Public auditors are making the move from oversight and insight to providing foresight in support of public policy decision-makers. As financial management systems evolve and integrate automated controls, auditors’ focus will increasingly be on systems and organizational culture. Auditing the education sector requires a long-term perspective and a good understanding of the changing landscape of societal needs and digital tools.
Digitalisation, deep learning and Artificial Intelligence both enable and are the subject of evidence-rich audits. Policy coherence calls for answers to the question of ‘Were the right things done?’ rather than ‘Was it done right?’. An example of this is the role of ethics in AI policy. Questions around ethics need to be discussed well in advance of the implementation phase of AI-based systems.
Holistic approach to policy impact
Many Supreme Audit Institutions are increasingly developing a more citizen-participatory approach to auditing, engaging actively with stakeholders and listening to the needs of public service users. However, these rapid changes in the operating environment cause difficulties from a compliance perspective; when legislation becomes obsolete. Legislation has a natural lag – it is based on past values and past context. Auditors can support a systems’ approach to compliance and better guide sustainable public sector development, by focusing on the root causes rather than a particular flaw or detail.
The United Nations Sustainable Development Goals (SDGs) set the bar high for public sector actors in integrating a more holistic perspective into designing, delivering and measuring policy impact. The OECD Recommendation on Policy Coherence for Sustainable Development recognizes the need to address ‘silos’ and create inclusive mechanisms to address policy interactions across sectors and align actions between different levels of government.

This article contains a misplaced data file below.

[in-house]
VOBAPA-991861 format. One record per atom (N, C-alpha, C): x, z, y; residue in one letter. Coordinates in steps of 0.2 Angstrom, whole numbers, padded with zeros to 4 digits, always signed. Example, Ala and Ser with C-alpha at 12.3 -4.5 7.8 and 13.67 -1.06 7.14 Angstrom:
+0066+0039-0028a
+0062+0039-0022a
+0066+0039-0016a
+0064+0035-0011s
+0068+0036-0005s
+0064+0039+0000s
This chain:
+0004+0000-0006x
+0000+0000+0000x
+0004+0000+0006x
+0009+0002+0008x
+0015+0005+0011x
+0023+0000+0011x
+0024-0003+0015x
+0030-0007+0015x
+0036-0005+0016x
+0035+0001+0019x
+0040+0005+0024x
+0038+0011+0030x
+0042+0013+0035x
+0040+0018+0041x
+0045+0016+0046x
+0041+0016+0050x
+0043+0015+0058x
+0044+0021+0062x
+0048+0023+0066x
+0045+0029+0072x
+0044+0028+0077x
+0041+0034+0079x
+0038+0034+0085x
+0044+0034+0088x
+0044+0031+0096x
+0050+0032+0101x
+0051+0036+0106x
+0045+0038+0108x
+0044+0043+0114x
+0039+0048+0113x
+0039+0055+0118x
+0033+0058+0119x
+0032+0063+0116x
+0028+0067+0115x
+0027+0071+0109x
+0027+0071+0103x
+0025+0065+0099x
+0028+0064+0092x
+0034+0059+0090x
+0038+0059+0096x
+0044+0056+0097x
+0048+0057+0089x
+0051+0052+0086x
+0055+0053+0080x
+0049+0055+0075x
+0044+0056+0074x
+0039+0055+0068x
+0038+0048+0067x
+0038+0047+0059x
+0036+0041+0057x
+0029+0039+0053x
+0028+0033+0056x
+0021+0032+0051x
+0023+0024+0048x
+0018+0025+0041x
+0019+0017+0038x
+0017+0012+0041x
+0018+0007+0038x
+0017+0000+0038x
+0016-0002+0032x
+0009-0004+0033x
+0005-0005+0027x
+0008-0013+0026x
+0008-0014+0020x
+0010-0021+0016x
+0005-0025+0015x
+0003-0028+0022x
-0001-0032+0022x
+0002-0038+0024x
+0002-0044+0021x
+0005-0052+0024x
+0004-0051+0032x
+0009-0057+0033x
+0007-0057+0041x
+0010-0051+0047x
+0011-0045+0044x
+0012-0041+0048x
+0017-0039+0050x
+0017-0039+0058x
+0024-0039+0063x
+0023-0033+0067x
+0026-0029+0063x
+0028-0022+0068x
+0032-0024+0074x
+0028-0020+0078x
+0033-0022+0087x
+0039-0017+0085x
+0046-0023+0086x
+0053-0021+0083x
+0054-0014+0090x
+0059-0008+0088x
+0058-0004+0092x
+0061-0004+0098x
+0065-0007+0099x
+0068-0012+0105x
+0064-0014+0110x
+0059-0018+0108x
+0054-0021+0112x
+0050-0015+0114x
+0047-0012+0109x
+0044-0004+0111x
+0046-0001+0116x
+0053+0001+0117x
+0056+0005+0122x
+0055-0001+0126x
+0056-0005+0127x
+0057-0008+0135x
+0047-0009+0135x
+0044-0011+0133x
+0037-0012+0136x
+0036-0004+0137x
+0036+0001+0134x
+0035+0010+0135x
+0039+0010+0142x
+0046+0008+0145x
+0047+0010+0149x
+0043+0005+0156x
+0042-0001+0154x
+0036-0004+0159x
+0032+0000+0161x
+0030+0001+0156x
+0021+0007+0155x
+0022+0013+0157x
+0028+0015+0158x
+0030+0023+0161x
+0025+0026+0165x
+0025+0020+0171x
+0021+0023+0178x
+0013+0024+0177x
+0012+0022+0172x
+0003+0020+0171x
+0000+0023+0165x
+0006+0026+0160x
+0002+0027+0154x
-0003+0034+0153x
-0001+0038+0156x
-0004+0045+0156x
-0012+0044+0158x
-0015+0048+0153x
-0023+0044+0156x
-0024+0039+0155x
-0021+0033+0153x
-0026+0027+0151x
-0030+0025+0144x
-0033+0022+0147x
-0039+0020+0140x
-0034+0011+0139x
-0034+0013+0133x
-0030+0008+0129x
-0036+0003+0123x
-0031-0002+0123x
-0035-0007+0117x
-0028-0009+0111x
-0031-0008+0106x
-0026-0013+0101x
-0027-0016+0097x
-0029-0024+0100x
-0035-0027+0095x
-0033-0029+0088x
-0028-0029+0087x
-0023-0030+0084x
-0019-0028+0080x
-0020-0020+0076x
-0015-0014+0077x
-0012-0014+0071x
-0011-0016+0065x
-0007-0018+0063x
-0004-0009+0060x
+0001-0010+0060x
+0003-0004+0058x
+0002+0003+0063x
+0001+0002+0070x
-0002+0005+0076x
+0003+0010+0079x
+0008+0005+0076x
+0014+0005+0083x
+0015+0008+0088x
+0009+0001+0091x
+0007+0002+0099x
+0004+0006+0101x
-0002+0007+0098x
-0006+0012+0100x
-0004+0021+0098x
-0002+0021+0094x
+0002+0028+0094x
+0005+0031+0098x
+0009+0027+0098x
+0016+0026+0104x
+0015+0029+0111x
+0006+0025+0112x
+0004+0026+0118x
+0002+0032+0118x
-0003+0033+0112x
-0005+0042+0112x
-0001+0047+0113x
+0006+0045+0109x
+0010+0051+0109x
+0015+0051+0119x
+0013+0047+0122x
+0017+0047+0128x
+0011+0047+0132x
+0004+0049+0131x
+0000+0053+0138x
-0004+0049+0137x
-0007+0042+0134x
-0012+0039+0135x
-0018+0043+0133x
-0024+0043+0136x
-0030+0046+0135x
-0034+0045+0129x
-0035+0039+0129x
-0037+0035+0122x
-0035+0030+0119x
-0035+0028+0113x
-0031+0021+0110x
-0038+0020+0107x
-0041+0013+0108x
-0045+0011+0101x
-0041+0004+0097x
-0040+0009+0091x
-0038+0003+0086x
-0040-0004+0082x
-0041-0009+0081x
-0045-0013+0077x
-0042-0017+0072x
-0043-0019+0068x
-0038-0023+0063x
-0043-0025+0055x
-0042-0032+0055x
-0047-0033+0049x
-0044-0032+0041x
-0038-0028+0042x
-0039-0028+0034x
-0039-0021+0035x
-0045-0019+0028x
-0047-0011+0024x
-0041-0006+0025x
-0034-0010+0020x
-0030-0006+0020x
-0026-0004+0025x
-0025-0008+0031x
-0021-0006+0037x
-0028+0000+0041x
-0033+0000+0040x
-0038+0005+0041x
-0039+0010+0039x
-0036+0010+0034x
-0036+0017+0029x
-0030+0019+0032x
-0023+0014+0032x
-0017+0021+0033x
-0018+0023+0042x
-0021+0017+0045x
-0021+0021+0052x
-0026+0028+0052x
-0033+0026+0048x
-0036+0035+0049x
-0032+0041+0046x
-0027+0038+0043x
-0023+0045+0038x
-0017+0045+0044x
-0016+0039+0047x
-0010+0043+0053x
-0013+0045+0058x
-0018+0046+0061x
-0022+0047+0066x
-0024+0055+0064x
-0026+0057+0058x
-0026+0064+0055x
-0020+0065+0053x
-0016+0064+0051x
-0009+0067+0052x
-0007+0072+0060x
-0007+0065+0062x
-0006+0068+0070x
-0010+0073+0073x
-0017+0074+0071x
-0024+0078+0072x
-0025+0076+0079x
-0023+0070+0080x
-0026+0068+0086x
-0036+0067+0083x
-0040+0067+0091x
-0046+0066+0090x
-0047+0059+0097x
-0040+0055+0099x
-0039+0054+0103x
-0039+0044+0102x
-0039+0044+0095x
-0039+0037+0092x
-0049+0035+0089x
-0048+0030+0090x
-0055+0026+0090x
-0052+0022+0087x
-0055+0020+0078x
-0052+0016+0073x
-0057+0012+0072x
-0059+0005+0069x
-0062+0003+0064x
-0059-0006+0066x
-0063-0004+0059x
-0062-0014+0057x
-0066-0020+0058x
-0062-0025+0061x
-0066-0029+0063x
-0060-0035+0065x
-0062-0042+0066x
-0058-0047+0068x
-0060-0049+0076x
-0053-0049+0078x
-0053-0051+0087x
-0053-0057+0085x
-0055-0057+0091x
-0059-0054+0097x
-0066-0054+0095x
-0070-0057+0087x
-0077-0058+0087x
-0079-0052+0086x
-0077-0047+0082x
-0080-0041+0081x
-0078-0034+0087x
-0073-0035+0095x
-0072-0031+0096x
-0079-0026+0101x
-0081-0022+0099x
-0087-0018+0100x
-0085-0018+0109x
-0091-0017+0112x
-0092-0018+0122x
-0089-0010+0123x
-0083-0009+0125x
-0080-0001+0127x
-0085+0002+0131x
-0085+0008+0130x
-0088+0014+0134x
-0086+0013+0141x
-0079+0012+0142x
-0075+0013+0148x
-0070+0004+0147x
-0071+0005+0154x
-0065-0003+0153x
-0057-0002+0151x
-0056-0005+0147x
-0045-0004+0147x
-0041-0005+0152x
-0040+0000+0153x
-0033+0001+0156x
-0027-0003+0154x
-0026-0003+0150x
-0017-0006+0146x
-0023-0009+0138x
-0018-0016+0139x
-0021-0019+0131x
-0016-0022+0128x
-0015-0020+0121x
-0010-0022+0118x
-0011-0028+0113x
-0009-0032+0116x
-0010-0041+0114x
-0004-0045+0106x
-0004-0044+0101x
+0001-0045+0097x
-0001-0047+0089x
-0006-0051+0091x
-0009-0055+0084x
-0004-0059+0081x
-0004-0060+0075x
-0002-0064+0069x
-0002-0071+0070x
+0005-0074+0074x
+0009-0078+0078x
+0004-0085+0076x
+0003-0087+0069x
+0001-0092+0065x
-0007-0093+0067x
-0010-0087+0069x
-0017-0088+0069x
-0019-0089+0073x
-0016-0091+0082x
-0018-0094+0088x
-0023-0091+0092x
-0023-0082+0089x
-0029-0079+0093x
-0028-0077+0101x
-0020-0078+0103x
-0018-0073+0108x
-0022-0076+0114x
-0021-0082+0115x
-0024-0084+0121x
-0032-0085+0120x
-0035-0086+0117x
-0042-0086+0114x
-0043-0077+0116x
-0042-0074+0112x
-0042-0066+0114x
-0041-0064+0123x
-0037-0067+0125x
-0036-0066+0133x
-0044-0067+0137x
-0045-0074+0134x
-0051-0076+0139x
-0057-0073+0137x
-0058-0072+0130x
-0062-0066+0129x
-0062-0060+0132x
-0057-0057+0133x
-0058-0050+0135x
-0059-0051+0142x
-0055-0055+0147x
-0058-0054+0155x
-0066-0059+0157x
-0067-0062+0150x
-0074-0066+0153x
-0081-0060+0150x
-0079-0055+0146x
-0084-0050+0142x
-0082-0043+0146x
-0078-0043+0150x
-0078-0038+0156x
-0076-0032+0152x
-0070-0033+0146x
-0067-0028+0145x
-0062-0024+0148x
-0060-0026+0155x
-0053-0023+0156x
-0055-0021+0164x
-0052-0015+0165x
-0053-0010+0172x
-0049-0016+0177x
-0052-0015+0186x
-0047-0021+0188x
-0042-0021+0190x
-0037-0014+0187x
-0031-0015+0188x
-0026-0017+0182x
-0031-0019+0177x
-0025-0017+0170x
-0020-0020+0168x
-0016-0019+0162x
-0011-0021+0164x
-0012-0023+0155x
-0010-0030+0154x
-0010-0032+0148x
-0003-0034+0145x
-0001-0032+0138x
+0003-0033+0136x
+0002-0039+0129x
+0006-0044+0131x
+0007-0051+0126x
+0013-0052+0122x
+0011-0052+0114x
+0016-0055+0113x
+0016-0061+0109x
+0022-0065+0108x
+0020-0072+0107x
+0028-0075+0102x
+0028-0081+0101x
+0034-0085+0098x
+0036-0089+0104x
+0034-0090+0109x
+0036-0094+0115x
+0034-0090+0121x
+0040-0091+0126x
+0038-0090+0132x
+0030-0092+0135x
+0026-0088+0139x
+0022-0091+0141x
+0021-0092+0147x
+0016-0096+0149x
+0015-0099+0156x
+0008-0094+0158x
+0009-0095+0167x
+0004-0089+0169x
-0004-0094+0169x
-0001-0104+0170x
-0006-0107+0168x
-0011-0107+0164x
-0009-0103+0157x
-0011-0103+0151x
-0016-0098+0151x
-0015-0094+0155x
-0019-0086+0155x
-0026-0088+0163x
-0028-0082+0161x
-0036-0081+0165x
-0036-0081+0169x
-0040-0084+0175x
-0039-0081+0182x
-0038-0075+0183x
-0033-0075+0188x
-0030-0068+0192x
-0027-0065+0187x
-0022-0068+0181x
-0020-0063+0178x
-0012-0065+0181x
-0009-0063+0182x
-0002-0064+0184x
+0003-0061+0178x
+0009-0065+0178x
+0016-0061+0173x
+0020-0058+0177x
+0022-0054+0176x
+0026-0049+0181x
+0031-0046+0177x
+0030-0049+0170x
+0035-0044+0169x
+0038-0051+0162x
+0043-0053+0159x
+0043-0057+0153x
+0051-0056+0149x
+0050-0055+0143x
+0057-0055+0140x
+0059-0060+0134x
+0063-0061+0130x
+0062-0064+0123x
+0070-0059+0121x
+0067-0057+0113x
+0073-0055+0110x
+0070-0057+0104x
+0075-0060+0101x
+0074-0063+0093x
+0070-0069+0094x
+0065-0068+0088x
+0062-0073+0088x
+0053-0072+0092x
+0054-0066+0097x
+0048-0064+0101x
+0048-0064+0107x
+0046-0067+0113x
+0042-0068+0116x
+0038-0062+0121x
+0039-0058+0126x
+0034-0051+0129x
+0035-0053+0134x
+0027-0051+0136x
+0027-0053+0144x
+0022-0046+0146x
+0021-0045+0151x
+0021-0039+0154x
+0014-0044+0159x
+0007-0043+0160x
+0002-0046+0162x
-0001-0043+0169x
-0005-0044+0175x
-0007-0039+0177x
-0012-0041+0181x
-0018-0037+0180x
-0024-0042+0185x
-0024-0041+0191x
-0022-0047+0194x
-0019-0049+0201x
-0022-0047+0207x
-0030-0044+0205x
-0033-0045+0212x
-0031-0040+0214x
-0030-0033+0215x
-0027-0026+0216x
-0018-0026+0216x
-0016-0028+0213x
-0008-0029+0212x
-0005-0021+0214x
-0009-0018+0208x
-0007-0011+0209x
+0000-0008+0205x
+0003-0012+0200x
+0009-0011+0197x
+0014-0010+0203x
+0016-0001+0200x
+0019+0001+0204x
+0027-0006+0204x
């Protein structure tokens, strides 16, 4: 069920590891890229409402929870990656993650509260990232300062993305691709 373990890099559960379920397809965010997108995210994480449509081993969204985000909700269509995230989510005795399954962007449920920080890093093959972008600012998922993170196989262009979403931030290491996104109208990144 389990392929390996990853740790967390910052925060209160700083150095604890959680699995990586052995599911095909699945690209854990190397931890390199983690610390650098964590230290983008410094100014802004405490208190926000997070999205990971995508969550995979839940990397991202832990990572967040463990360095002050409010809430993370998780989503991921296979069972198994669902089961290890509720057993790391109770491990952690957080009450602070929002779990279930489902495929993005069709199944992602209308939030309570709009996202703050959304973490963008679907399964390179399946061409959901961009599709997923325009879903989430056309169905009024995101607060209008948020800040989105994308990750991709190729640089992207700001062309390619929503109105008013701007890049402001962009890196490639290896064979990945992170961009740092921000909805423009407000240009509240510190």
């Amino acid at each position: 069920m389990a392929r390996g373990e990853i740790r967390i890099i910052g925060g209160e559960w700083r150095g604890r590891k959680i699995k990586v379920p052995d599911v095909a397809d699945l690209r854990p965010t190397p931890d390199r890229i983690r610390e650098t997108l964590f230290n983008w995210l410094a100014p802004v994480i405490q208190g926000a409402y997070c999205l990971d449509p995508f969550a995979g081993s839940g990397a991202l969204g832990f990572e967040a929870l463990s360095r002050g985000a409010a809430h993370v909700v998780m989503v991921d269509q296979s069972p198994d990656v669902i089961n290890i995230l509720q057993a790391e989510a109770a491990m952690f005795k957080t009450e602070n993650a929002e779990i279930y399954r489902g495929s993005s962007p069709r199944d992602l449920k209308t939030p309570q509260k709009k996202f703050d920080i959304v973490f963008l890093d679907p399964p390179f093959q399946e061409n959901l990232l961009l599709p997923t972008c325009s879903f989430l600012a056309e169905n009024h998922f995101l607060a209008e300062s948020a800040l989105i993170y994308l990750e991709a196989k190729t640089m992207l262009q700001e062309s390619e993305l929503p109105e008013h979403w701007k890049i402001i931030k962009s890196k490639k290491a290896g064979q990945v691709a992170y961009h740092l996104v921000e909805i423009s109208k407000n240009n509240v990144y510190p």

From linear thinking to systems’ thinking
The complexity and inter-connectedness of political issues call for a renewal of the present structures and operating models in public sector governance. Linearity and strict sectorial specialization should be replaced by a more resilient, network-based approach, allowing for policy coherence and cross-sectoral continuity. Klaus Schwab, the founder of the World Economic Forum states that decision-makers are too fixated on traditional linear thinking. Their time is spent on constant crisis management. They, therefore, lack the time to think strategically about how the forces shaping our future will impact our operations.
J. Peter Scoblic, in his research on strategic foresight, has highlighted the need for continuous strategic thinking and scenario planning, making a case for ‘institutionalizing imagination. According to Scoblic, in a continuously changing unpredictable operating environment, organizations should establish processes that ‘allow top managers to build permanent but flexible bridges between their actions in the present and their thinking about the future.’
Technological innovations impact the whole of society. Auditors seek to add value to society through supporting the continuous development of public administration. The public external audit function is important for the development of public education systems from two viewpoints: providing accountability and giving insight as a basis for continuous improvement through recommendations that address the potential for change.
Very interesting article!